A mÃ©nage Ã trois of titles have graced Games Asylum’s Xbox 360 this month: Vanquish, Fable III and Splatterhouse. Variety is the spice of life and all that.
There isn’t much I can say about Vanquish that hasn’t been said before. It looks incredible – like how you’d expect a next-next-gen game to look – and it has clearly had a lot of attention put into it. It is rather linear and on the short side, but still worth a play as it offers a different pace and flavour to the majority of third person shooters out there. Nice touches are plentiful including the ability to light up a cigarette and flick it in the air to cause a distraction. It’s doesn’t take itself too seriously either – there’s a comedy moment in which the lead character catches the enemy robots having some ‘down time’ by having a boogie.
Fable III is a curious one. The more I think about it, the more obvious it becomes that this is Mircosoft’s answer to Zelda – a game that’s advertised as an RPG but in reality it’s just a very assessable adventure game in RPG clothing. This one is the most casual yet – during combat you don’t even have to worry about pointing the gun in the right direction. The riddles that the demon doors give you are a lot easier than before and the menus have been simplified – instead of a 2D inventory for your clothing you now have a walk-in wardrobe, for instance.
Whereas the first part of game is merely â€˜good’, it’s the last half of the game that really excels as you’re forced to make decisions that’ll determine the outcome of your adventure. These aren’t easy decisions to make either – you need to make an army to save Albion for when the bad guys come knocking, but to do this you have to put taxes up, which will prompt people to call you nasty names as you walk around town. Of course, the upside is that more people will be saved during the apocalypse. It’s a game that forces you to take the rough with the smooth, unlike the first two where it was just a case of being simply good or evil.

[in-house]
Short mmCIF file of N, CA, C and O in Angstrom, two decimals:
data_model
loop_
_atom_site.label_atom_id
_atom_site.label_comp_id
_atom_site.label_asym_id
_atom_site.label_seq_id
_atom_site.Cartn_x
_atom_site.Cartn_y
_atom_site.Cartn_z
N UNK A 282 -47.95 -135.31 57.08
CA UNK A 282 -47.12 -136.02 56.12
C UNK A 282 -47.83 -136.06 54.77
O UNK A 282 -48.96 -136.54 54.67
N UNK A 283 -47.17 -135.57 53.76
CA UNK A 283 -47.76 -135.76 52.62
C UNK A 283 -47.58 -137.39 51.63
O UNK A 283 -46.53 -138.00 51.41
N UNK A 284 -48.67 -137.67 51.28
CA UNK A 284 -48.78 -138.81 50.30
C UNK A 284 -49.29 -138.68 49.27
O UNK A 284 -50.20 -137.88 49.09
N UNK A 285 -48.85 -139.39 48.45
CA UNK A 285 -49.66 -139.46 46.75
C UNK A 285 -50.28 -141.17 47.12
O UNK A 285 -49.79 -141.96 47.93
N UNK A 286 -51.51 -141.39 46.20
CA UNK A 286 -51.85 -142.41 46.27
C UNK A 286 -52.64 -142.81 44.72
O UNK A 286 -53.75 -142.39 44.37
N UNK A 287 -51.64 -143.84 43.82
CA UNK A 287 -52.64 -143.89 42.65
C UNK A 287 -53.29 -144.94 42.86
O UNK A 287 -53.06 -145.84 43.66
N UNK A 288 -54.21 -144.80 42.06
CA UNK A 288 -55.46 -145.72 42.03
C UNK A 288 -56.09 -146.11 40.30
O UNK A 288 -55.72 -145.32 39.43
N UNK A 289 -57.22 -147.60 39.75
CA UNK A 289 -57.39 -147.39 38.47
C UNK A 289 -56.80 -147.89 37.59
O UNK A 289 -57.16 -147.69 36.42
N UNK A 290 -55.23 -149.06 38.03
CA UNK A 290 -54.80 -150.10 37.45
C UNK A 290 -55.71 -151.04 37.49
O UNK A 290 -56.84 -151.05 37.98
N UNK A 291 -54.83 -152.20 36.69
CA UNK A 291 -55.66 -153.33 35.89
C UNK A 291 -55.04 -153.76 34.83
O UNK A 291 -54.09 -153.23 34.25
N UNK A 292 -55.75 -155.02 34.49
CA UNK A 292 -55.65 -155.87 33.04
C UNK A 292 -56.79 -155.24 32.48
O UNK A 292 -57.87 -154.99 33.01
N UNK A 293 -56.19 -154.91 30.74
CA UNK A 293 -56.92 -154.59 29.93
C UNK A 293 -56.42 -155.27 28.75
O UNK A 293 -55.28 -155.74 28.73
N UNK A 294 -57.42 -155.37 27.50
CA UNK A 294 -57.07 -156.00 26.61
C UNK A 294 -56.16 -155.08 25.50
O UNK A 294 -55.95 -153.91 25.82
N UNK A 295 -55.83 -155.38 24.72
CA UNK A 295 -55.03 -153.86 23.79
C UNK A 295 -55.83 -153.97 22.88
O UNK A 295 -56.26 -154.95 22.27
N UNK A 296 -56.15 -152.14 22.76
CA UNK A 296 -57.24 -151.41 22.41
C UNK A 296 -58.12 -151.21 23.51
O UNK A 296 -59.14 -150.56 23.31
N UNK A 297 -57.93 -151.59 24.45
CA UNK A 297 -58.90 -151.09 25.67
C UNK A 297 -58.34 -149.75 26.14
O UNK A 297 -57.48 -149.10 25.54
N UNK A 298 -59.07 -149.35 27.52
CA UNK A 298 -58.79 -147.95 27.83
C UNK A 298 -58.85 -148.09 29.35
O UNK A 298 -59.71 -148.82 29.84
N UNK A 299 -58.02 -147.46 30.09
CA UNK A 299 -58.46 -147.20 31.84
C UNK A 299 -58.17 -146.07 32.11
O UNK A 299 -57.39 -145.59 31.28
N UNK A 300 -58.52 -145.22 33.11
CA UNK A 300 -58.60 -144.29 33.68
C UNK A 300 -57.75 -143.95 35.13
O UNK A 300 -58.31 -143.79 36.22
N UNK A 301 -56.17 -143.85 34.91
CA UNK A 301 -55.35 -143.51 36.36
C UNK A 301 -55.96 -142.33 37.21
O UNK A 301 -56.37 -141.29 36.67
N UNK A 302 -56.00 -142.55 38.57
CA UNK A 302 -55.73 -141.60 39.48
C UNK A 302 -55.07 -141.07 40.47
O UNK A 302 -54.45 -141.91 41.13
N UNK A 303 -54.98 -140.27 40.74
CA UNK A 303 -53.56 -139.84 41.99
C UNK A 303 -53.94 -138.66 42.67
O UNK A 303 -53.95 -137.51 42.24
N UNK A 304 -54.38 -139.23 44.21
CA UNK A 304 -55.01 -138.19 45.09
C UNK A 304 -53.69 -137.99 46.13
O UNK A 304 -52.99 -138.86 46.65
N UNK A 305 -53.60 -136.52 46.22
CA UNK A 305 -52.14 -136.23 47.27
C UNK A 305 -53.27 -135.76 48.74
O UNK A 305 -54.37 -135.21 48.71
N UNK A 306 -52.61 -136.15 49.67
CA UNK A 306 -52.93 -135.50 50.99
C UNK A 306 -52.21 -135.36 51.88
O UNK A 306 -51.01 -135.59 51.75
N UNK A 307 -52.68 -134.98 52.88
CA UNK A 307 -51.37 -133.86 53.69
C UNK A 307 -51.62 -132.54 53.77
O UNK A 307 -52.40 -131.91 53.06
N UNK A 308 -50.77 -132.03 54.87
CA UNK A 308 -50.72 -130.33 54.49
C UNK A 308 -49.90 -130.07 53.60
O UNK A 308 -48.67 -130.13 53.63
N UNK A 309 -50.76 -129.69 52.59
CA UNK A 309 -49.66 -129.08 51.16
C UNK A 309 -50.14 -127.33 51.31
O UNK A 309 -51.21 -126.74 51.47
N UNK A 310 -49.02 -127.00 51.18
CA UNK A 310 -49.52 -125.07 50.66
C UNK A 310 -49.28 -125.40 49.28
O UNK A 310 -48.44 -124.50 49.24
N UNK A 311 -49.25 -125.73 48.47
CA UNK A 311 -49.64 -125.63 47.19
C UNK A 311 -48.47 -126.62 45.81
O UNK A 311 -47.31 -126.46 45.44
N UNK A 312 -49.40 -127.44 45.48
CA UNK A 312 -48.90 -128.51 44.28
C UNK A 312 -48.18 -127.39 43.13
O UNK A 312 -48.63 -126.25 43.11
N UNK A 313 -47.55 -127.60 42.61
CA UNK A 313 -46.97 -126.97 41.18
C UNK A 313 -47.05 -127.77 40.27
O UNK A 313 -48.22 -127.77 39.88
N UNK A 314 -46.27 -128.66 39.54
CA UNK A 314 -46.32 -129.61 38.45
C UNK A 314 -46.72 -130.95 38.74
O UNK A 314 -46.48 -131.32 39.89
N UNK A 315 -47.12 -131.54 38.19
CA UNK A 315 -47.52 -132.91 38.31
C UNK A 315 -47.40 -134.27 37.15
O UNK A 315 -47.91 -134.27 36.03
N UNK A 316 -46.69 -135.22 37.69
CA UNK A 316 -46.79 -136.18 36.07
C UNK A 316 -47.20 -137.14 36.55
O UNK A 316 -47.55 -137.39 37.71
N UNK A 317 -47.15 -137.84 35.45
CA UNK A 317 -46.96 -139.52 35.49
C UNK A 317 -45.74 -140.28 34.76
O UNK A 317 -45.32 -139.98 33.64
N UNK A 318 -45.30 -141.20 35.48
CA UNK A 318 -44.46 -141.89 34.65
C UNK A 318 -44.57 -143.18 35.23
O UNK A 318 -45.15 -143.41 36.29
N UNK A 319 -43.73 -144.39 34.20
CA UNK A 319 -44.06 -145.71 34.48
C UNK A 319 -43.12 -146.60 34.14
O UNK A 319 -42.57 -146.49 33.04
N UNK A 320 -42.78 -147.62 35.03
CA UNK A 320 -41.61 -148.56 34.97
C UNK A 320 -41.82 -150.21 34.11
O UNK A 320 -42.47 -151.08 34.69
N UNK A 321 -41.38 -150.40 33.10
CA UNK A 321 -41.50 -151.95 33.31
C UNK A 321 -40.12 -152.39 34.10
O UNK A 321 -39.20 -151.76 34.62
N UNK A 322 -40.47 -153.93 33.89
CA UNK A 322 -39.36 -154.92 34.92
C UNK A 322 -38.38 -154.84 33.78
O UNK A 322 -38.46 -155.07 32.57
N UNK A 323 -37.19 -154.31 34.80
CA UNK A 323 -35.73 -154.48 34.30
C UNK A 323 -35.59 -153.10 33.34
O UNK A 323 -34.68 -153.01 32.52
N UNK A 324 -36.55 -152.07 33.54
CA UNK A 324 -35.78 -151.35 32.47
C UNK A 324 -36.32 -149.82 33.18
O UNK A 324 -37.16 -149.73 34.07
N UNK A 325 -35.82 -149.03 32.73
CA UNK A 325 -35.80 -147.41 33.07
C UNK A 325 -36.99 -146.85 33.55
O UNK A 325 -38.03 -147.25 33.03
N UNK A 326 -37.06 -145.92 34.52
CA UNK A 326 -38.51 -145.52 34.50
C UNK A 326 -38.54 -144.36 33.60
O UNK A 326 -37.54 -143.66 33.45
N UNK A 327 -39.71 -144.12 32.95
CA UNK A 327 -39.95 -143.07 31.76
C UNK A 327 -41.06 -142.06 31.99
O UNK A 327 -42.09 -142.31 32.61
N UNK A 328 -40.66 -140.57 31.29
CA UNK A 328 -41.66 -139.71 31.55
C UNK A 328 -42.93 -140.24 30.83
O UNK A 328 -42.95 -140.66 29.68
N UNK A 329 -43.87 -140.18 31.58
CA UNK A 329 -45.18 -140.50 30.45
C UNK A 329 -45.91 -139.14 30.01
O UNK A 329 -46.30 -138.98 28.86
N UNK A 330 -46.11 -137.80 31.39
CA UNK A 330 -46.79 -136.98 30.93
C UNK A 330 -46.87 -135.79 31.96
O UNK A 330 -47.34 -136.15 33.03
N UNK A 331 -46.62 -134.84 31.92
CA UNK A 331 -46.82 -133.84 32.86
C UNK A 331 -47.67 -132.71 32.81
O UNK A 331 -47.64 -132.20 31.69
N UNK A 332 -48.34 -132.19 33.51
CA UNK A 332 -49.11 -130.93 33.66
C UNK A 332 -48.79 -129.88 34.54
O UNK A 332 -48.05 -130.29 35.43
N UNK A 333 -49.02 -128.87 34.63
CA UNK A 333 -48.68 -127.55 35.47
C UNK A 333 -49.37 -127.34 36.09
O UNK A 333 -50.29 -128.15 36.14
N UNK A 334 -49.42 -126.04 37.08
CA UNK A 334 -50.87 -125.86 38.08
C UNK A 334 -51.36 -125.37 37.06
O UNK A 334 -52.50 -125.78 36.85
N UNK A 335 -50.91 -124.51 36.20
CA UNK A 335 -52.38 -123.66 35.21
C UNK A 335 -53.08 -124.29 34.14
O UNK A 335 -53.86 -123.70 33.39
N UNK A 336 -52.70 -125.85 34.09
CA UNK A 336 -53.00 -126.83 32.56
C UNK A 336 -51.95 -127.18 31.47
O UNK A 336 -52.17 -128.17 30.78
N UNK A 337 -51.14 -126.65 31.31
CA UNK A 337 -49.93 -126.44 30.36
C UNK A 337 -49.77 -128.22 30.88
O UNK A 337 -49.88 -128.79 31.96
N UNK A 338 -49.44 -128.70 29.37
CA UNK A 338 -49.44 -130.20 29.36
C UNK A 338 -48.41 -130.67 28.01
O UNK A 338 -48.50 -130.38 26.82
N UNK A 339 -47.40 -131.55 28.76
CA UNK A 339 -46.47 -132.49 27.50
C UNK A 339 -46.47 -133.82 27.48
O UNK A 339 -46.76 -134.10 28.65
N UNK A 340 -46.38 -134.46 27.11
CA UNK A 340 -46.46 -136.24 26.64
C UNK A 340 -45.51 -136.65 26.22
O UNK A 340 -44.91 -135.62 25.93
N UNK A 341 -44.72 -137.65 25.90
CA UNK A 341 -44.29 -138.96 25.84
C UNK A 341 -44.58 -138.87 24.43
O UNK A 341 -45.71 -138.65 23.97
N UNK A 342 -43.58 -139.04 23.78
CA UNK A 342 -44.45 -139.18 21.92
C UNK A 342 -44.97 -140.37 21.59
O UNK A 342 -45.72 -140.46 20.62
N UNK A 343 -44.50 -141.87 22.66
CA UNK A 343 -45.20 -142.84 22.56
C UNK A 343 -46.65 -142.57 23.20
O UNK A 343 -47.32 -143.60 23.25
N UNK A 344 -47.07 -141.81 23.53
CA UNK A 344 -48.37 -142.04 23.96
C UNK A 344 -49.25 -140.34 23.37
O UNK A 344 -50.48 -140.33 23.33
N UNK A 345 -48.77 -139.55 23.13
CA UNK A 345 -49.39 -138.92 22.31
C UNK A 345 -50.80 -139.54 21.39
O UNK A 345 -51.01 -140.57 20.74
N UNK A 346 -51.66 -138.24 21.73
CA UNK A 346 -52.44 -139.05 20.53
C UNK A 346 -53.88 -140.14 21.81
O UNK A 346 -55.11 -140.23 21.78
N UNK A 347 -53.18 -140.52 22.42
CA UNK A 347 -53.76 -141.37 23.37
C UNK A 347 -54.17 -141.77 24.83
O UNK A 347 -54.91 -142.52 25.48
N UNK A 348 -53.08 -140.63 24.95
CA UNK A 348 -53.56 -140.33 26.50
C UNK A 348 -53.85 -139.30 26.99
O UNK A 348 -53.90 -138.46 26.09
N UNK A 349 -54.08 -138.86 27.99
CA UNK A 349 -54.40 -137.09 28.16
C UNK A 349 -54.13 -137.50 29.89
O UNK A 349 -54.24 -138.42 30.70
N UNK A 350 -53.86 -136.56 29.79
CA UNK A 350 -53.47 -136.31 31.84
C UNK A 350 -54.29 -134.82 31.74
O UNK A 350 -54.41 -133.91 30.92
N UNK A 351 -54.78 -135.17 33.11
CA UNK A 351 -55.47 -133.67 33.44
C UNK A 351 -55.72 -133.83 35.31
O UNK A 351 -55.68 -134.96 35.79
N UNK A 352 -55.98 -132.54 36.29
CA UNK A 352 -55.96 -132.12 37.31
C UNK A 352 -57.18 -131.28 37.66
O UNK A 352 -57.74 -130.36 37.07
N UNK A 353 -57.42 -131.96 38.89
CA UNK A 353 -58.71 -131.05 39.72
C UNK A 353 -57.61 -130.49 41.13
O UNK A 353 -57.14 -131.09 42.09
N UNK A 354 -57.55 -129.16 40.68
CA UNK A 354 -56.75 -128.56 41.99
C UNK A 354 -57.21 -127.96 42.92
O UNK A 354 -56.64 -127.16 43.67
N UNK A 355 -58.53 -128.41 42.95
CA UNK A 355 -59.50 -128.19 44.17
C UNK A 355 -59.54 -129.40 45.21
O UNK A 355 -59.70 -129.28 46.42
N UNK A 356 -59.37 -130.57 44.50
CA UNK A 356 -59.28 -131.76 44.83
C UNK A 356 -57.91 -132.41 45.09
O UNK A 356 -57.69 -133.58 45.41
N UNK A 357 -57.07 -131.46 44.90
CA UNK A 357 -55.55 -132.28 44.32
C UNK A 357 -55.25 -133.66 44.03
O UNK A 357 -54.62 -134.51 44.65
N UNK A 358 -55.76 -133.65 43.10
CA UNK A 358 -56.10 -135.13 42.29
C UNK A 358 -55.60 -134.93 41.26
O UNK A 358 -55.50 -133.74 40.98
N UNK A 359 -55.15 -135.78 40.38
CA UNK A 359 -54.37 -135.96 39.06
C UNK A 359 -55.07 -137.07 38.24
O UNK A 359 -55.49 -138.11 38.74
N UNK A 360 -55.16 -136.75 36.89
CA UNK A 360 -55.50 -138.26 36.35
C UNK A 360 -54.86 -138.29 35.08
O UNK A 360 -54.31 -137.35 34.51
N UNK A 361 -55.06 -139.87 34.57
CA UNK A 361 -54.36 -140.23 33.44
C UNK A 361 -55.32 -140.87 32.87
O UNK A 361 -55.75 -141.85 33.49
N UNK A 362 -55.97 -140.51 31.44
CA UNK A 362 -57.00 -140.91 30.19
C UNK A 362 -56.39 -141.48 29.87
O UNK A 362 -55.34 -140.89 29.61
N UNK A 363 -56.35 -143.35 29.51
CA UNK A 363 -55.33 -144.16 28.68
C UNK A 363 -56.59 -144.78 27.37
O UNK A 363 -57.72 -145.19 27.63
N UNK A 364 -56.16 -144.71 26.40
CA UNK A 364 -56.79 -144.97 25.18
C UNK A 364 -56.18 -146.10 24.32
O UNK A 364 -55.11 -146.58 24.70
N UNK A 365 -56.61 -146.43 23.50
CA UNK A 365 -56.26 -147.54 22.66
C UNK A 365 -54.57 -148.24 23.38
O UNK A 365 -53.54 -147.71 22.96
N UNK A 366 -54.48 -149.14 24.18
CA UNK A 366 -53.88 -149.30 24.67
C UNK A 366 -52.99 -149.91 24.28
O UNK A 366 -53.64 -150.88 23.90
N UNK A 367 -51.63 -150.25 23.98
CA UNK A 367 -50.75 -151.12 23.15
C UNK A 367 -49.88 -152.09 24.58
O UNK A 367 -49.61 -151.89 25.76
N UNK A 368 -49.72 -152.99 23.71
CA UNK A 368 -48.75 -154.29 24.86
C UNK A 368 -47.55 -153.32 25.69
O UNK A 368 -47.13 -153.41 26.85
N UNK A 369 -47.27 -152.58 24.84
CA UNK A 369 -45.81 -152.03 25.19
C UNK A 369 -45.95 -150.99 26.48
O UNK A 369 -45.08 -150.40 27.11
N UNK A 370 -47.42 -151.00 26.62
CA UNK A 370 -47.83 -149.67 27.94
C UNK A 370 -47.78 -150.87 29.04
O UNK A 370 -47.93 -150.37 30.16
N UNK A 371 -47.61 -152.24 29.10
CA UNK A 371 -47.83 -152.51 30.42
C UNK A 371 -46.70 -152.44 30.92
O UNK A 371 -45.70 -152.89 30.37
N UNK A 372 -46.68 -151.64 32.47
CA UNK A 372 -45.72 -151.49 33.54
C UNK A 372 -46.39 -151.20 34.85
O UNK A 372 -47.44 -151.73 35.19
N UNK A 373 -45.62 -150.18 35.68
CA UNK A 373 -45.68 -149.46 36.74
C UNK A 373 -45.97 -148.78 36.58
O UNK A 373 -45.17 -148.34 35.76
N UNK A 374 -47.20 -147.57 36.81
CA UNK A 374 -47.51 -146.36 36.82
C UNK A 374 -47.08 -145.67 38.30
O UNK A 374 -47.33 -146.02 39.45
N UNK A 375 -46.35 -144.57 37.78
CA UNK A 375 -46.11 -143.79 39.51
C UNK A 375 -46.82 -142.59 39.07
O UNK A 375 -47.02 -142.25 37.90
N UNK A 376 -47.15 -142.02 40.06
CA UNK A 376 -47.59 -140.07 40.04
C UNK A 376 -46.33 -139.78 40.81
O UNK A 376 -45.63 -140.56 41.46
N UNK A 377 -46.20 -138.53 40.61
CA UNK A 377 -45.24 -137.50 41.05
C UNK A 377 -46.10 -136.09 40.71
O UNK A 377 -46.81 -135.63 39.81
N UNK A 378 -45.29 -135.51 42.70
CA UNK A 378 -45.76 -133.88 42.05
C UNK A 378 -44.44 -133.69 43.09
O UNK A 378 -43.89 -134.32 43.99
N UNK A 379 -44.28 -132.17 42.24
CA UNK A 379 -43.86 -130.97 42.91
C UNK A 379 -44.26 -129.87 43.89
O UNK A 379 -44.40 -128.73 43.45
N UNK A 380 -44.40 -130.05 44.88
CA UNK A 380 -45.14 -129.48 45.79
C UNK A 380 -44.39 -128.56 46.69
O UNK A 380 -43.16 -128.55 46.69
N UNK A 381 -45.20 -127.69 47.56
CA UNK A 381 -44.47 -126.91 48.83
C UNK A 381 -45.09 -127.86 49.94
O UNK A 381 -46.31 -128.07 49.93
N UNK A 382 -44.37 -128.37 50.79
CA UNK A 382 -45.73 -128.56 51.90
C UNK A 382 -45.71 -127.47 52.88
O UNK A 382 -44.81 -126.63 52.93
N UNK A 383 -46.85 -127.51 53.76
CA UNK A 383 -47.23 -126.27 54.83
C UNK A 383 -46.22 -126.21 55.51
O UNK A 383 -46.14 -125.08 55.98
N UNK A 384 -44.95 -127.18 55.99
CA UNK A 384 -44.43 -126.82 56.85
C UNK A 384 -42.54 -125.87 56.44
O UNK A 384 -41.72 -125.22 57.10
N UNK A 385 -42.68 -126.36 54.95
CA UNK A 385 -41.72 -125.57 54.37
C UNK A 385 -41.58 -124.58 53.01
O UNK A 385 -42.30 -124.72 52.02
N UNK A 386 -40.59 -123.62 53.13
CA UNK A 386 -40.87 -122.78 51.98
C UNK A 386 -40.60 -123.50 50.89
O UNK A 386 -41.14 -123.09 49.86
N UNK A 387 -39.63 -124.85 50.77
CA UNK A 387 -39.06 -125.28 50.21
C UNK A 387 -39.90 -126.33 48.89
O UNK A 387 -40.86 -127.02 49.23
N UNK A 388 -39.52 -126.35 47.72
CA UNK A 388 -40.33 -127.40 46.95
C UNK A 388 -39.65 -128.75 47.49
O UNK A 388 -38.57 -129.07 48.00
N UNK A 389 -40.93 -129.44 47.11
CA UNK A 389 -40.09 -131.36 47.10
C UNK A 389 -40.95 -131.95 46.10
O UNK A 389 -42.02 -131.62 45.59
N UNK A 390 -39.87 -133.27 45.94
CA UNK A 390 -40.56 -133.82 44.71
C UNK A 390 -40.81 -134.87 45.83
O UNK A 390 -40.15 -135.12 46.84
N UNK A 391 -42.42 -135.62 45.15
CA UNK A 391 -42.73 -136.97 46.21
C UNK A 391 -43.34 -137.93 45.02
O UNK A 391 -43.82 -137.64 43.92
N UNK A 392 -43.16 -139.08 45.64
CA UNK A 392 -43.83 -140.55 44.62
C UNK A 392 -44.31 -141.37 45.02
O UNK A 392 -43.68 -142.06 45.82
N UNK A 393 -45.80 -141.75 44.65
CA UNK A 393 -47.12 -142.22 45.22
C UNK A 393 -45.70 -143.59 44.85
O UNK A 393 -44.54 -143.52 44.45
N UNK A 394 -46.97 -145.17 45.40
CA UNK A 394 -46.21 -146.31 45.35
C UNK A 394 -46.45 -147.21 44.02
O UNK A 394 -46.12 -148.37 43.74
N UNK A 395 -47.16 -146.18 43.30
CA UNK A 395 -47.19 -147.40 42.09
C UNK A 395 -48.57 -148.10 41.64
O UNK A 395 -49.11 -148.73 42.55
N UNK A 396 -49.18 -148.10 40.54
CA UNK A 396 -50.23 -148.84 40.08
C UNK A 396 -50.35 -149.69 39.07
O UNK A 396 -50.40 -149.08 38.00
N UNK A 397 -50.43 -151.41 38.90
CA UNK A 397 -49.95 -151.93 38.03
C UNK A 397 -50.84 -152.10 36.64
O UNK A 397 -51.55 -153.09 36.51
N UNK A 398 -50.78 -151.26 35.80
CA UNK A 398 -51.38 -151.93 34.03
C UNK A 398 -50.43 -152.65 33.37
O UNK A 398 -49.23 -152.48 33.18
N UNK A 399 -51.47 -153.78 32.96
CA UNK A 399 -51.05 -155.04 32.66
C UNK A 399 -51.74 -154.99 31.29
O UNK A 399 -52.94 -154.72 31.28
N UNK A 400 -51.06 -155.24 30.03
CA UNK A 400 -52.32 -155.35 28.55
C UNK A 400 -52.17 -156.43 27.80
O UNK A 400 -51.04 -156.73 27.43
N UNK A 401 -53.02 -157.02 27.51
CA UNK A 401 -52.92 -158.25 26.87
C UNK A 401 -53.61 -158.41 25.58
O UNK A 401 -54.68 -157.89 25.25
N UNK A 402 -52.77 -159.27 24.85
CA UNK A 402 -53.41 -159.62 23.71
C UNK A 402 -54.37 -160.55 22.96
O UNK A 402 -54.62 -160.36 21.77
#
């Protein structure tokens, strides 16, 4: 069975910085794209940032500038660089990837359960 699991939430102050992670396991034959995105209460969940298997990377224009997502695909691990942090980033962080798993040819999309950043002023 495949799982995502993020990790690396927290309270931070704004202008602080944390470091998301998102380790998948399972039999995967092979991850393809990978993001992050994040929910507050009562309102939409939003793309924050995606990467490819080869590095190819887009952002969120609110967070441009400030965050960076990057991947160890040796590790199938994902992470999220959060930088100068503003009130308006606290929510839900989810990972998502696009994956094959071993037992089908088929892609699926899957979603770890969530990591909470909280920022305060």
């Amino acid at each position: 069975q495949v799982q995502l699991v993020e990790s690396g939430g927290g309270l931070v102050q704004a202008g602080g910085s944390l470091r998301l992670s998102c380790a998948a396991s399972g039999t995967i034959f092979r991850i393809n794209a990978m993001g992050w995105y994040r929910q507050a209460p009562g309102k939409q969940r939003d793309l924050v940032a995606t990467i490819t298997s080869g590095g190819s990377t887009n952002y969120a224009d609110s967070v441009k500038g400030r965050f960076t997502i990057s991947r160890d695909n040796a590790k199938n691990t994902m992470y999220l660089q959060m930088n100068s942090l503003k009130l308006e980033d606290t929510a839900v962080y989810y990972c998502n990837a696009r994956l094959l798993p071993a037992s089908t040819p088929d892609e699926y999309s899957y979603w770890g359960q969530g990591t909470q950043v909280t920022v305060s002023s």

And then we have Splatterhouse. First impressions were something like this: â€œWow, I can’t play a game this shamelessly tacky.â€ But then something strange happened – I laughed. Not at the fact you can pull enemies’ arms off and beat them to death with their own limbs, but rather the fact that the one-liners are genuinely amusing.
The star of the game is not hapless hero Rick – who has been bestowed extra power to save his girlfriend – but the demonic mask providing the brawn. â€œI bid you good day, sir,â€ he yells in a posh English accent as you rip an enemy’s head clean off their shoulders. â€œDid you hear that fella? Jenny is in trouble!â€ he quips in a Lassie/Scooby Doo/Skippy-like fashion when in fact the situation at hand is horrifically grim.
The game itself? You can tell it had a troubled development – it’s good but never consistently so. 2D scrolling sections that mimic the arcade original offer a nice change of tack, featuring remixed music from the 16-bit iterations. Speaking of which, all three of the arcade originals can be unlocked through play. If you managed to get enjoyment out of Ninja Gaiden II despite the abundance of glitches, you’ll find solace here.